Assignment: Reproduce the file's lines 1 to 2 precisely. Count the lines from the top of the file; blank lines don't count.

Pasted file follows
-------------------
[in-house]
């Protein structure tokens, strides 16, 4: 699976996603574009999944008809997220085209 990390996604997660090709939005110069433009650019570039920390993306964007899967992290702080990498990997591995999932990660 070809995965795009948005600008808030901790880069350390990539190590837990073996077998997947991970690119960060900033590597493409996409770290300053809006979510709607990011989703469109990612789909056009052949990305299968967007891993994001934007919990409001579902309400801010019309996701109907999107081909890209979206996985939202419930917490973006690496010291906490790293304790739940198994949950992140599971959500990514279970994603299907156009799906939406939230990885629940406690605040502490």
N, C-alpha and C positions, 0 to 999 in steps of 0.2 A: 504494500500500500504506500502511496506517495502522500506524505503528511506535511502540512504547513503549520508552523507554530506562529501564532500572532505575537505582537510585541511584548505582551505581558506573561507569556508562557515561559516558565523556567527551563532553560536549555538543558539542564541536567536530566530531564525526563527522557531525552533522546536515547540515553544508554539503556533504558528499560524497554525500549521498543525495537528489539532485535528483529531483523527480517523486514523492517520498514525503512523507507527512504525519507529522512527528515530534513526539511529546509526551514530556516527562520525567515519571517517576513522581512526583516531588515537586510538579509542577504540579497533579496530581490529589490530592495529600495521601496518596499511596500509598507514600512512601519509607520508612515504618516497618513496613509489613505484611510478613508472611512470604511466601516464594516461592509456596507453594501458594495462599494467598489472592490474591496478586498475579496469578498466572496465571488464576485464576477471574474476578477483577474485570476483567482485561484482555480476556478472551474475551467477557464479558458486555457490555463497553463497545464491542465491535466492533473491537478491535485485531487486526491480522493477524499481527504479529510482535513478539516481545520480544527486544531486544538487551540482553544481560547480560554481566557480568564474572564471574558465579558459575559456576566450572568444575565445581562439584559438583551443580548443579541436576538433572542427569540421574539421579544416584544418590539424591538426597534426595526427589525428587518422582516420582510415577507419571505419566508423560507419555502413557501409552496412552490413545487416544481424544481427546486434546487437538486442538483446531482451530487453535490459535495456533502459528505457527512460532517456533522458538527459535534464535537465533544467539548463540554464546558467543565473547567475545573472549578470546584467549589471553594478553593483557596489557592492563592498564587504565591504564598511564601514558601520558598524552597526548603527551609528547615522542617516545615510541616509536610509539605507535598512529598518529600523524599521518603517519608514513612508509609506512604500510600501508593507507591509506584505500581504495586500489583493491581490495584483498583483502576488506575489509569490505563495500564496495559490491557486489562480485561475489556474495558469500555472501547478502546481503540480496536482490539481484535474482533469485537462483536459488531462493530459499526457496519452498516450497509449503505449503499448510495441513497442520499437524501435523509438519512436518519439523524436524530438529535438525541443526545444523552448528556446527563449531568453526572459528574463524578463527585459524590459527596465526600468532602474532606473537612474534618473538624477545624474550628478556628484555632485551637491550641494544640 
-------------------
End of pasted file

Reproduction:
[in-house]
């Protein structure tokens, strides 16, 4: 699976996603574009999944008809997220085209 990390996604997660090709939005110069433009650019570039920390993306964007899967992290702080990498990997591995999932990660 070809995965795009948005600008808030901790880069350390990539190590837990073996077998997947991970690119960060900033590597493409996409770290300053809006979510709607990011989703469109990612789909056009052949990305299968967007891993994001934007919990409001579902309400801010019309996701109907999107081909890209979206996985939202419930917490973006690496010291906490790293304790739940198994949950992140599971959500990514279970994603299907156009799906939406939230990885629940406690605040502490």